New York DA Wants Apple, Google to Roll Back Encryption:
[Manhattan District Attorney Cyrus Vance Jr.] said that law enforcement officials did not need an encryption “backdoor,” sidestepping a concern of computer-security experts and device makers alike.
Instead, Vance said, he only wanted the encryption standards rolled back to the point where the companies themselves can decrypt devices, but police cannot. This situation existed until September 2014, when Apple pushed out iOS 8, which Apple itself cannot decrypt.
“Tim Cook was absolutely right when he told his shareholders that the iPhone changed the world,” Vance said. “It’s changed my world. It’s letting criminals conduct their business with the knowledge we can’t listen to them.”
Vance cited a recording of a telephone call made from New York City’s Riker’s Island jail to an outside line. In the call, a defendant in a sex-crimes case tells a friend about the miraculous powers of the new smartphone operating systems.
“Apple and Google came out with these softwares that can no longer by encrypted by the police,” the defendant allegedly said, mixing up encryption with decryption. “If our phones [are] running on iOS 8 software, they can’t open my phone. That might be another gift from God.”
Correct me if I’m wrong but if you’re able to quote the conversation they had about the encryption of the device, then isn’t it the case that law enforcement can, in fact, listen in to at least some of these supposedly sophisticated criminals? Regardless of their adoption of consumer-grade (i.e. incredibly common) tools and security protocols?
But more to the point: it has never been the case that government agencies have been able to compel, or access, all of the information they might find useful in the course of their investigations. That’s normal. Government agencies enjoyed incredible access to persons’ information for the course of a decade or so, as technology companies matured into firms that took the security and privacy of their customers seriously. Asking for the industry to return to a less-mature state is bad for everyone.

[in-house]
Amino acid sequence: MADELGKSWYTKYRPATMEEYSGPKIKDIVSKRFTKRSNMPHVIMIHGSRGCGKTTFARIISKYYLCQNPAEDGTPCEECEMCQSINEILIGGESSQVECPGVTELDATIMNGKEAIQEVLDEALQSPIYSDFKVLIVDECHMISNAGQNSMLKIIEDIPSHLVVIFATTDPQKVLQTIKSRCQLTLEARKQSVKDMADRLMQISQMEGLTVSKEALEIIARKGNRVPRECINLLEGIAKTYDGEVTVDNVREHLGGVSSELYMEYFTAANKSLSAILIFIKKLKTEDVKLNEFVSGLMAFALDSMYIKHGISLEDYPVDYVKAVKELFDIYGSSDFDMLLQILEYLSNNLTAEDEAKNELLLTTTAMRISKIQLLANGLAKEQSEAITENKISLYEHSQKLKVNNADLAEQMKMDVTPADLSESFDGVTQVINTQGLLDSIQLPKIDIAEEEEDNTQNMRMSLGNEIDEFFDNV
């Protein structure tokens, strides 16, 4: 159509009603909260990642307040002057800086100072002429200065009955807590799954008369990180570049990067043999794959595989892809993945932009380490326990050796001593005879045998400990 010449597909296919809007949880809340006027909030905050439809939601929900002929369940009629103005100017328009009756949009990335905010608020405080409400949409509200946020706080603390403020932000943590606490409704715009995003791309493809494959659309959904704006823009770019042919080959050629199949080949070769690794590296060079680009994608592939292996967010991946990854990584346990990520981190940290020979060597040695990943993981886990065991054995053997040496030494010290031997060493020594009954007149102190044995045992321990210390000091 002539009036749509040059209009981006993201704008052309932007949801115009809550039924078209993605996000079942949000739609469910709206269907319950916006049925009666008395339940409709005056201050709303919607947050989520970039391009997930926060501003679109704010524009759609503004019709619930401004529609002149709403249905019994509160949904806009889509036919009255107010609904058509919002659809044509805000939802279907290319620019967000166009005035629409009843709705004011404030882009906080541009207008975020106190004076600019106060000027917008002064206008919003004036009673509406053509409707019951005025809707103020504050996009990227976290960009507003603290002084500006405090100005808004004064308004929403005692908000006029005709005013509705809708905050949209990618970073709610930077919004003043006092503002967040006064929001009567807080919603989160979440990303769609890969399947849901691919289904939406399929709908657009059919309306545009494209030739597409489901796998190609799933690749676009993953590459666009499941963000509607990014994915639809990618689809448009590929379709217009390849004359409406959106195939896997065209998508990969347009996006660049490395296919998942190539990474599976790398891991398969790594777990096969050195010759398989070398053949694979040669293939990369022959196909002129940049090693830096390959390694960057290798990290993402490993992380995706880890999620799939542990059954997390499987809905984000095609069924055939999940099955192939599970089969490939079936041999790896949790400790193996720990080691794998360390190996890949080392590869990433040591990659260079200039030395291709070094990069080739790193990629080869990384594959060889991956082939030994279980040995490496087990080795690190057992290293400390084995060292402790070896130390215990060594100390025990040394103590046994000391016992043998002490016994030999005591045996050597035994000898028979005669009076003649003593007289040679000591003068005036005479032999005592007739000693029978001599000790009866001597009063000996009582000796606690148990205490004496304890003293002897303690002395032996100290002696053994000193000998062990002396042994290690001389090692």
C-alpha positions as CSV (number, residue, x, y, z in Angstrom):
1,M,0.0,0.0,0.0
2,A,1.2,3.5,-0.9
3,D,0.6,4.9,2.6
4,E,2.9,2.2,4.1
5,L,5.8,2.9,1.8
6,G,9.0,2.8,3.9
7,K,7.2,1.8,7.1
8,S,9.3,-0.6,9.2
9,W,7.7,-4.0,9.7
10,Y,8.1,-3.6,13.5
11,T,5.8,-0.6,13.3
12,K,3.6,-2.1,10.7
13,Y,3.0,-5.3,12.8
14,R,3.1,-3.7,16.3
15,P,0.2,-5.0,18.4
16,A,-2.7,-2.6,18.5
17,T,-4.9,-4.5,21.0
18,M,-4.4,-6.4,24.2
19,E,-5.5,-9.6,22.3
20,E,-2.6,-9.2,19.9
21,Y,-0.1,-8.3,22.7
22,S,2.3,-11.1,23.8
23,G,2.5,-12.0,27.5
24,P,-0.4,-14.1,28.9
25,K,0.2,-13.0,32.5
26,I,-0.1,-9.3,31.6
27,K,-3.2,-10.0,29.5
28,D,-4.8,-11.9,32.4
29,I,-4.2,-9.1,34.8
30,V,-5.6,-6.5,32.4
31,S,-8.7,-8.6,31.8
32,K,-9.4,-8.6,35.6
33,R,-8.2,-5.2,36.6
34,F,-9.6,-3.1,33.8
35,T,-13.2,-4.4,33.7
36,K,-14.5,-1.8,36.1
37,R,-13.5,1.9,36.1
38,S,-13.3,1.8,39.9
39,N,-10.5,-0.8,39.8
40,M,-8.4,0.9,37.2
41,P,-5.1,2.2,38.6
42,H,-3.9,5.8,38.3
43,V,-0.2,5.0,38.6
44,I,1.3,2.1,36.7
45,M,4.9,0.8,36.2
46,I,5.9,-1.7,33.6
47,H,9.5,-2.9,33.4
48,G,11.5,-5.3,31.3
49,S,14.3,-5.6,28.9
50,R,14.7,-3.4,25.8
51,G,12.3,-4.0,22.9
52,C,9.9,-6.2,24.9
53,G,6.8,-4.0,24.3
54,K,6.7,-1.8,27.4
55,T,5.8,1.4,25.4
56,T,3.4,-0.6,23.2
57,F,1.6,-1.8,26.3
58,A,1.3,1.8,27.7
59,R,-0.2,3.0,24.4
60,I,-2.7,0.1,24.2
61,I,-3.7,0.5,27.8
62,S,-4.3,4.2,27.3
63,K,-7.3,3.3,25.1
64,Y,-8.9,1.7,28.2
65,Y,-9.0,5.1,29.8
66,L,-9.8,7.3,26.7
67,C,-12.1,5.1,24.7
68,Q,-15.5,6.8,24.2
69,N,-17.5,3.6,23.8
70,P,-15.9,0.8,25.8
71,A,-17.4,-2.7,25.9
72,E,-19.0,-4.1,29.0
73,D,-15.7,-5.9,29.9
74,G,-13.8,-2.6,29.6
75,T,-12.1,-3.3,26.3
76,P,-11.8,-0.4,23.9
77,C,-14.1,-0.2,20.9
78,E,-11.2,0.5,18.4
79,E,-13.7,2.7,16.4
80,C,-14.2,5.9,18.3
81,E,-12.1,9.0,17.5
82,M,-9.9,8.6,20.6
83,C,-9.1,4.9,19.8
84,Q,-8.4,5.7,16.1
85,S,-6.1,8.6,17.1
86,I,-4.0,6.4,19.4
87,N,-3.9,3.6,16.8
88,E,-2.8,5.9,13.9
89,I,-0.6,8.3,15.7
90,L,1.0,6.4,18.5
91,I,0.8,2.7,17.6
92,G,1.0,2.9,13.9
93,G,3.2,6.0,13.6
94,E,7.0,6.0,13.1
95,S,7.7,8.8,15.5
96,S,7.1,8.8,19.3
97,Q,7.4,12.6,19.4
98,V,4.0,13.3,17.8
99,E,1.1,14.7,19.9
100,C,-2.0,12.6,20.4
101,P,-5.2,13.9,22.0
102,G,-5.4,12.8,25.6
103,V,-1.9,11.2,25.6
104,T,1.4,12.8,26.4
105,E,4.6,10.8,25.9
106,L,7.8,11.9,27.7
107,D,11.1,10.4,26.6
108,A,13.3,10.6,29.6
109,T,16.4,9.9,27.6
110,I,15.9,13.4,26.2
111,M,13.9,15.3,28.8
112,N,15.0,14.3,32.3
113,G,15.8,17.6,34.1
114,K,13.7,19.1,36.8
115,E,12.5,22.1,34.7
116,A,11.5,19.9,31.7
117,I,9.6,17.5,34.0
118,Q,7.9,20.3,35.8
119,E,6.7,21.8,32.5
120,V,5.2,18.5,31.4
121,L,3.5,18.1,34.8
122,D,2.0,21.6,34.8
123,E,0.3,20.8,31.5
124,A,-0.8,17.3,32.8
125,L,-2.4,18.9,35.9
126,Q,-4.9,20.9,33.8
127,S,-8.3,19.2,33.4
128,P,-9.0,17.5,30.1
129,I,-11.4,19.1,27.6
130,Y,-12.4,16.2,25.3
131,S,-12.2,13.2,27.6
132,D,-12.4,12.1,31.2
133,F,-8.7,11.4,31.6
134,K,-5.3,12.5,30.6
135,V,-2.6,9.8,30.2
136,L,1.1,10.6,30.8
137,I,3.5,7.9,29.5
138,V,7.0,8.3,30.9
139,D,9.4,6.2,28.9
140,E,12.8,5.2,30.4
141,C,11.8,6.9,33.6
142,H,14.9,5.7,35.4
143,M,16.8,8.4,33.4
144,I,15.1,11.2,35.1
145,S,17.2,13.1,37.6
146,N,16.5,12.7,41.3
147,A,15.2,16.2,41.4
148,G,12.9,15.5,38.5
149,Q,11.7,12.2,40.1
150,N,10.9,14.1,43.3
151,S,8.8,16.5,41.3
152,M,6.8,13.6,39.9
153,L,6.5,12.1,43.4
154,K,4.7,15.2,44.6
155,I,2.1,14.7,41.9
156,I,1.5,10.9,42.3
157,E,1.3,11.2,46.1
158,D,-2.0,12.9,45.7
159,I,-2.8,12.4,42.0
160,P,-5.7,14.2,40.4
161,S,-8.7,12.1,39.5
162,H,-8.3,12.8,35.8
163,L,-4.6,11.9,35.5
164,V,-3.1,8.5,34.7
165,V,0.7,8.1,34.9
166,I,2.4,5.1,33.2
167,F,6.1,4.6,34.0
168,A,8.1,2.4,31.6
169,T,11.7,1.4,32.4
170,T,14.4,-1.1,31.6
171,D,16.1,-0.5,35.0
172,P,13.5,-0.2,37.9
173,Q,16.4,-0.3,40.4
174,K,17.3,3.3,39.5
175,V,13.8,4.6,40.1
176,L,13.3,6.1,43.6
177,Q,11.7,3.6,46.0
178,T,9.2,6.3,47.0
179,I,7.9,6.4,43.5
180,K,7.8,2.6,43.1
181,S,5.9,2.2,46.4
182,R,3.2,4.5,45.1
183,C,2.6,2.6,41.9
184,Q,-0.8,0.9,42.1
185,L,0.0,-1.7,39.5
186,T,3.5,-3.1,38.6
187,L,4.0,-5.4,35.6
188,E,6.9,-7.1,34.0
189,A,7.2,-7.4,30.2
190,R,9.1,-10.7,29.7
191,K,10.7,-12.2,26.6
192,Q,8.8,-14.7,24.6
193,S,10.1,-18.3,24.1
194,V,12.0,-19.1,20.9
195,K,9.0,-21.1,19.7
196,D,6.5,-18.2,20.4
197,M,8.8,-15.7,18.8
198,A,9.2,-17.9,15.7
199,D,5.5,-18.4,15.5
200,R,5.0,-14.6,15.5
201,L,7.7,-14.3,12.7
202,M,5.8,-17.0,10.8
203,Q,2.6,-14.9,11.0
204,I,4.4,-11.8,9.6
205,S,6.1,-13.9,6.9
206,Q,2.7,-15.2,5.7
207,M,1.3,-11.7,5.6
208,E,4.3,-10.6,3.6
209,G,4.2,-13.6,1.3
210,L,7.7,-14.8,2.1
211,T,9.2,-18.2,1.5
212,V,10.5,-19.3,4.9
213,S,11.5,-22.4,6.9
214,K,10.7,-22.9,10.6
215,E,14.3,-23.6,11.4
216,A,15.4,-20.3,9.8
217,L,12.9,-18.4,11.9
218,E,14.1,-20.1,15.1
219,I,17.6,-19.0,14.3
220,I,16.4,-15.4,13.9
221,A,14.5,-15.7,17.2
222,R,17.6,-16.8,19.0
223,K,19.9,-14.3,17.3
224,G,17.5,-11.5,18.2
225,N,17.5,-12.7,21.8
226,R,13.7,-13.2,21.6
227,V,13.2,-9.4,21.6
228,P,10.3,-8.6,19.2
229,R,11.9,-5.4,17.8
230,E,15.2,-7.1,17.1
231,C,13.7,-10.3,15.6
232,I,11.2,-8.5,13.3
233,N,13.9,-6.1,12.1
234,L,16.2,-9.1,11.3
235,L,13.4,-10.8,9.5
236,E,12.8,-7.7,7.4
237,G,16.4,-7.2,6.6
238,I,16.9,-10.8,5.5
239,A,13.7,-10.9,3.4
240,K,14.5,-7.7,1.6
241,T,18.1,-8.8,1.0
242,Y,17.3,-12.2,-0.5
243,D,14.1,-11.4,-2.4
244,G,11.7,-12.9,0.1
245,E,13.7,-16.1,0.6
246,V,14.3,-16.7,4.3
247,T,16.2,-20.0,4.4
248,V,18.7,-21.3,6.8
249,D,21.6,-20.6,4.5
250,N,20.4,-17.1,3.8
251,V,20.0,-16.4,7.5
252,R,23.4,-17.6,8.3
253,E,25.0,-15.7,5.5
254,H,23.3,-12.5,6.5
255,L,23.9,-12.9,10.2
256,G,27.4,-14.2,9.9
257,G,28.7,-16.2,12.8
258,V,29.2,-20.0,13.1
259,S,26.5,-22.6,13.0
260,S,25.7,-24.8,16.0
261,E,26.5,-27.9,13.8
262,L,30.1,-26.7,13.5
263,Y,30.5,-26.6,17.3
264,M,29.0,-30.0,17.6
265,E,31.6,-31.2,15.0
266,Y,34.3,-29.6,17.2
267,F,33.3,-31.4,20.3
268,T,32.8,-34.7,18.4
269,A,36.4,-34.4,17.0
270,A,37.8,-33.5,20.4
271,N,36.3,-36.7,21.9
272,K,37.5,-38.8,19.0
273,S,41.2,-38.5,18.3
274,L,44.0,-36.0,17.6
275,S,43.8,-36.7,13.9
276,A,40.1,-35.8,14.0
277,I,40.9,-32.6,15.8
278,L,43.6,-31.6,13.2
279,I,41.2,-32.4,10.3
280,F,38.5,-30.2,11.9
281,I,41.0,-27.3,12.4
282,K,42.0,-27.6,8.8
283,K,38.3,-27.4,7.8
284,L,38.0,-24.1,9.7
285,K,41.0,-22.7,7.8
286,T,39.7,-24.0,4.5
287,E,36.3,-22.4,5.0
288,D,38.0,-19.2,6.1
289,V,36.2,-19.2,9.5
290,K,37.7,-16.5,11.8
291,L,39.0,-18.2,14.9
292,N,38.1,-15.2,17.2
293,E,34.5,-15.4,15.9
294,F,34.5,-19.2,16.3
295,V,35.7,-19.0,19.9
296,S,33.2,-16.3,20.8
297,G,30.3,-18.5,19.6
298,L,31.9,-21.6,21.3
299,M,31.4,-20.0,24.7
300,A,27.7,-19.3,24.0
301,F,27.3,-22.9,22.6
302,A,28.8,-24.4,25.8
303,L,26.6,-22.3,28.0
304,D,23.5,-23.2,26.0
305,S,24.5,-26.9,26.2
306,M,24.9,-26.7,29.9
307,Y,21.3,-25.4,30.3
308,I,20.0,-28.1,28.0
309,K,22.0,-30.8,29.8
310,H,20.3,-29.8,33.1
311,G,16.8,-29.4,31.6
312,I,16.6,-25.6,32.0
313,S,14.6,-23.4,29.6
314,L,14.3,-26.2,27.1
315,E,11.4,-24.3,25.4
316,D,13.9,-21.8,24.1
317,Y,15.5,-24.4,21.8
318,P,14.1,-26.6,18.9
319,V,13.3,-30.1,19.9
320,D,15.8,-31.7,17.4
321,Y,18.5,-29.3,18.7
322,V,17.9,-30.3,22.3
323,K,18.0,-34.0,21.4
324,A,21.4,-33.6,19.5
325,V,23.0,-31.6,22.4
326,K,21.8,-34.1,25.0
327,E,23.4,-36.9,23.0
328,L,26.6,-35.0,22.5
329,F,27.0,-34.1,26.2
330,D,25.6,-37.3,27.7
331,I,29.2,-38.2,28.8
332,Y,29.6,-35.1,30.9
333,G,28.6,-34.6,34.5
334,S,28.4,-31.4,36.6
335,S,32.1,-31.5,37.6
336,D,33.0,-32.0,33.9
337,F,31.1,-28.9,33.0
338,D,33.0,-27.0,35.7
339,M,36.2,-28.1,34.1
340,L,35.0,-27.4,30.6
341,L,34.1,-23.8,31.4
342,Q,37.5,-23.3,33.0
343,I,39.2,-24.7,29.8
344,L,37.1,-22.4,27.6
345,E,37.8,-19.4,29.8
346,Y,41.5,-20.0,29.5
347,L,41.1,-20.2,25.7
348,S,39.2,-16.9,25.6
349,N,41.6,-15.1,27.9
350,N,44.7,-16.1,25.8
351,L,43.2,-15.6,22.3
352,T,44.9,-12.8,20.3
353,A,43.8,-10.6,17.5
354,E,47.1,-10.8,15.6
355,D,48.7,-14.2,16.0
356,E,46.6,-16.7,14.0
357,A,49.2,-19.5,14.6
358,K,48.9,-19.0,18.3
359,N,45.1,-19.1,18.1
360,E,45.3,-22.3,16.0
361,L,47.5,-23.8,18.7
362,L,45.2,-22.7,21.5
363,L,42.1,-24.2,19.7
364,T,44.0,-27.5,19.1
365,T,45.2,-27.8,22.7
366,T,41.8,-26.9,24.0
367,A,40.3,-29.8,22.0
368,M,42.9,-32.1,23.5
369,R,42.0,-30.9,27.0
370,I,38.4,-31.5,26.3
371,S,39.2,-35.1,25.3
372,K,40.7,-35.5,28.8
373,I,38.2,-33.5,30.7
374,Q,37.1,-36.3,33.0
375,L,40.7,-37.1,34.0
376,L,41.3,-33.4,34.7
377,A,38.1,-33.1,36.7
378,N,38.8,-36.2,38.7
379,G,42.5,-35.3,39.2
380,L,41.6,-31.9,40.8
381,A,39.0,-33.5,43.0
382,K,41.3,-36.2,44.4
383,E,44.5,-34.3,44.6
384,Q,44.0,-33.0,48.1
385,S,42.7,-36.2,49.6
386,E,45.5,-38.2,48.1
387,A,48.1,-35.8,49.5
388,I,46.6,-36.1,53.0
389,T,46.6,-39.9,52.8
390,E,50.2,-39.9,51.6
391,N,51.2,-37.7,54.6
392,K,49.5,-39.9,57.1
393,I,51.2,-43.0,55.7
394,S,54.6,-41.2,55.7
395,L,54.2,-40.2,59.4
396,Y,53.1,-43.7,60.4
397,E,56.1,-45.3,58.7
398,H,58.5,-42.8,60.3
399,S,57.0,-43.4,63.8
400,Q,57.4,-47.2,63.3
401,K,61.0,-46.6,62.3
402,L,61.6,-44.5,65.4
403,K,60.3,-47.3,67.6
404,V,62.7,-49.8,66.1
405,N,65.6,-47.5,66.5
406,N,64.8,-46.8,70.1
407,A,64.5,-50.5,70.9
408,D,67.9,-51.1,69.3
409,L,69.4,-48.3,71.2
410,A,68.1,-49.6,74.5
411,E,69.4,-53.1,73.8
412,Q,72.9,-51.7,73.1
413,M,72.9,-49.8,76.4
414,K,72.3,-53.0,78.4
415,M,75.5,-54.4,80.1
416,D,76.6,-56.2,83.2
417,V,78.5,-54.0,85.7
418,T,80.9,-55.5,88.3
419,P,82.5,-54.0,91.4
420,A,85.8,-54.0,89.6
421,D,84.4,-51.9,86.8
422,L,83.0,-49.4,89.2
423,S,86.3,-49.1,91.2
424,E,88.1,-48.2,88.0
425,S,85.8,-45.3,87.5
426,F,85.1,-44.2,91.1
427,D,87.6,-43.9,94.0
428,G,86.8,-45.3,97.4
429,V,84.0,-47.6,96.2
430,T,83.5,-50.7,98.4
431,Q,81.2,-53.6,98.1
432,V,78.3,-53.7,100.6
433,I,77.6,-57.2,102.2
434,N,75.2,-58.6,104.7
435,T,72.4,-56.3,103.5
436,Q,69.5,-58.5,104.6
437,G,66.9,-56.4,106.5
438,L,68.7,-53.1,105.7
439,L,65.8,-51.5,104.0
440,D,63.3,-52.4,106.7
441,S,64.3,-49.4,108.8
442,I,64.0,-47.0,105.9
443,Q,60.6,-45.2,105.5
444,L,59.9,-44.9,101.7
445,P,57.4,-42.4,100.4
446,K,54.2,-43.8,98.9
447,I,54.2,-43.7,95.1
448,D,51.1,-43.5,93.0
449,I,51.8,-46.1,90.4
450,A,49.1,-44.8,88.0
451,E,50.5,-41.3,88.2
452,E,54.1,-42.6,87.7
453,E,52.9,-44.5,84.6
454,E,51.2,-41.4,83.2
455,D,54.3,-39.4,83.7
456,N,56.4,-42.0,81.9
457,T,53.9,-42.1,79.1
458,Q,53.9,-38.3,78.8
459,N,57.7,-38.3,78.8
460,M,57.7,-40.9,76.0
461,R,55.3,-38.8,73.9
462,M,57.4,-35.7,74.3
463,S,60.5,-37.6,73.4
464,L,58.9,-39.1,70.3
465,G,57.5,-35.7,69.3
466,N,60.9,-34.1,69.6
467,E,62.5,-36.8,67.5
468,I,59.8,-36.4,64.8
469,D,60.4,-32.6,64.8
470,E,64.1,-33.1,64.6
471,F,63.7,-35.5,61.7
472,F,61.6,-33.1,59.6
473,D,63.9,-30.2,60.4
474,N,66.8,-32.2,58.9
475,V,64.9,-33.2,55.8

Finally: while domestic agencies might be worried about the situations where they cannot access the data at rest on the device, you can be sure that governmental staff who are abroad are very happy that they can use their devices with the knowledge that even foreign state actors will be challenged in accessing the data at rest which is stored on their smartphones. American (and Canadian) law enforcement agencies are understandably pushing for greater access to information but, by the same token, their success would mean that their compatriots in China, Brazil, France, Israel, and other friendly and unfriendly states would be able to lawfully gain entry to foreign agents’ devices. I’m pretty sure that diplomatic staff and military personel abroad are pleased that such an attack vector has been narrowed by Apple’s actions.